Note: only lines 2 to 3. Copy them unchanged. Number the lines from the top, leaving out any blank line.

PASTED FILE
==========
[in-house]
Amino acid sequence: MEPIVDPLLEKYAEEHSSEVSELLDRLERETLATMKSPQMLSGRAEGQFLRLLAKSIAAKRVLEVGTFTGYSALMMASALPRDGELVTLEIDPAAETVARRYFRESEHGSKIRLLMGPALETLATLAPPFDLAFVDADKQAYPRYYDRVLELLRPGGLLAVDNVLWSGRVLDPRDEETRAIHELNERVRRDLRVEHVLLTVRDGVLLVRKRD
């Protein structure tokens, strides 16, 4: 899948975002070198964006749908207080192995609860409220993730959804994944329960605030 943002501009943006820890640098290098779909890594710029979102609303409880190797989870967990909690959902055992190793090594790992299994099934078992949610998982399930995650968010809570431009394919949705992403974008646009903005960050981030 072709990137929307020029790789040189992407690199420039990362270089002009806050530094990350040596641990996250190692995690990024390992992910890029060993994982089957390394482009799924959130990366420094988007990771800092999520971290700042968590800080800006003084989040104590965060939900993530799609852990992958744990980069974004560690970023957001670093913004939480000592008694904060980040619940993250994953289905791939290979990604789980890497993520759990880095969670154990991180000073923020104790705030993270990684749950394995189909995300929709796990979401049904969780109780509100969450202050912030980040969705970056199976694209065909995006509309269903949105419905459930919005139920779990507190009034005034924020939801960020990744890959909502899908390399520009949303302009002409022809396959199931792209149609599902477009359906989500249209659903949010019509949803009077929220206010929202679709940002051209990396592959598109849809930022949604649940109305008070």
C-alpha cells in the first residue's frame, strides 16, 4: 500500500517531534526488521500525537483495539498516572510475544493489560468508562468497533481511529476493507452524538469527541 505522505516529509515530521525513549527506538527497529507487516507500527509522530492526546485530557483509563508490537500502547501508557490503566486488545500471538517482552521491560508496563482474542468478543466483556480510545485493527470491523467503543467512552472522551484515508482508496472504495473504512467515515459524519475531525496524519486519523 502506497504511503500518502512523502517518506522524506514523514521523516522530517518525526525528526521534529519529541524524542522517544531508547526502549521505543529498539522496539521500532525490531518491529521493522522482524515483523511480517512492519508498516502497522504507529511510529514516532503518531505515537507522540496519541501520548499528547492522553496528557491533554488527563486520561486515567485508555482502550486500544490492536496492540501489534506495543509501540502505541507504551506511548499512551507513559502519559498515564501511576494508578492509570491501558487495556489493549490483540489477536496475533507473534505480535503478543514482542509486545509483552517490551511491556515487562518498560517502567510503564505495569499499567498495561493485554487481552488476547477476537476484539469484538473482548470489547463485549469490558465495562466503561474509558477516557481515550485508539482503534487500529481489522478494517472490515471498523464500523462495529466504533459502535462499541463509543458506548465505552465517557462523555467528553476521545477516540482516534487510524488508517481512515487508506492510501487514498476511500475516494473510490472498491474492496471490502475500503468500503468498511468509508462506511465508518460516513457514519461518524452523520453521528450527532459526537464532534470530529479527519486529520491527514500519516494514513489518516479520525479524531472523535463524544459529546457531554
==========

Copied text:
Amino acid sequence: MEPIVDPLLEKYAEEHSSEVSELLDRLERETLATMKSPQMLSGRAEGQFLRLLAKSIAAKRVLEVGTFTGYSALMMASALPRDGELVTLEIDPAAETVARRYFRESEHGSKIRLLMGPALETLATLAPPFDLAFVDADKQAYPRYYDRVLELLRPGGLLAVDNVLWSGRVLDPRDEETRAIHELNERVRRDLRVEHVLLTVRDGVLLVRKRD
């Protein structure tokens, strides 16, 4: 899948975002070198964006749908207080192995609860409220993730959804994944329960605030 943002501009943006820890640098290098779909890594710029979102609303409880190797989870967990909690959902055992190793090594790992299994099934078992949610998982399930995650968010809570431009394919949705992403974008646009903005960050981030 072709990137929307020029790789040189992407690199420039990362270089002009806050530094990350040596641990996250190692995690990024390992992910890029060993994982089957390394482009799924959130990366420094988007990771800092999520971290700042968590800080800006003084989040104590965060939900993530799609852990992958744990980069974004560690970023957001670093913004939480000592008694904060980040619940993250994953289905791939290979990604789980890497993520759990880095969670154990991180000073923020104790705030993270990684749950394995189909995300929709796990979401049904969780109780509100969450202050912030980040969705970056199976694209065909995006509309269903949105419905459930919005139920779990507190009034005034924020939801960020990744890959909502899908390399520009949303302009002409022809396959199931792209149609599902477009359906989500249209659903949010019509949803009077929220206010929202679709940002051209990396592959598109849809930022949604649940109305008070």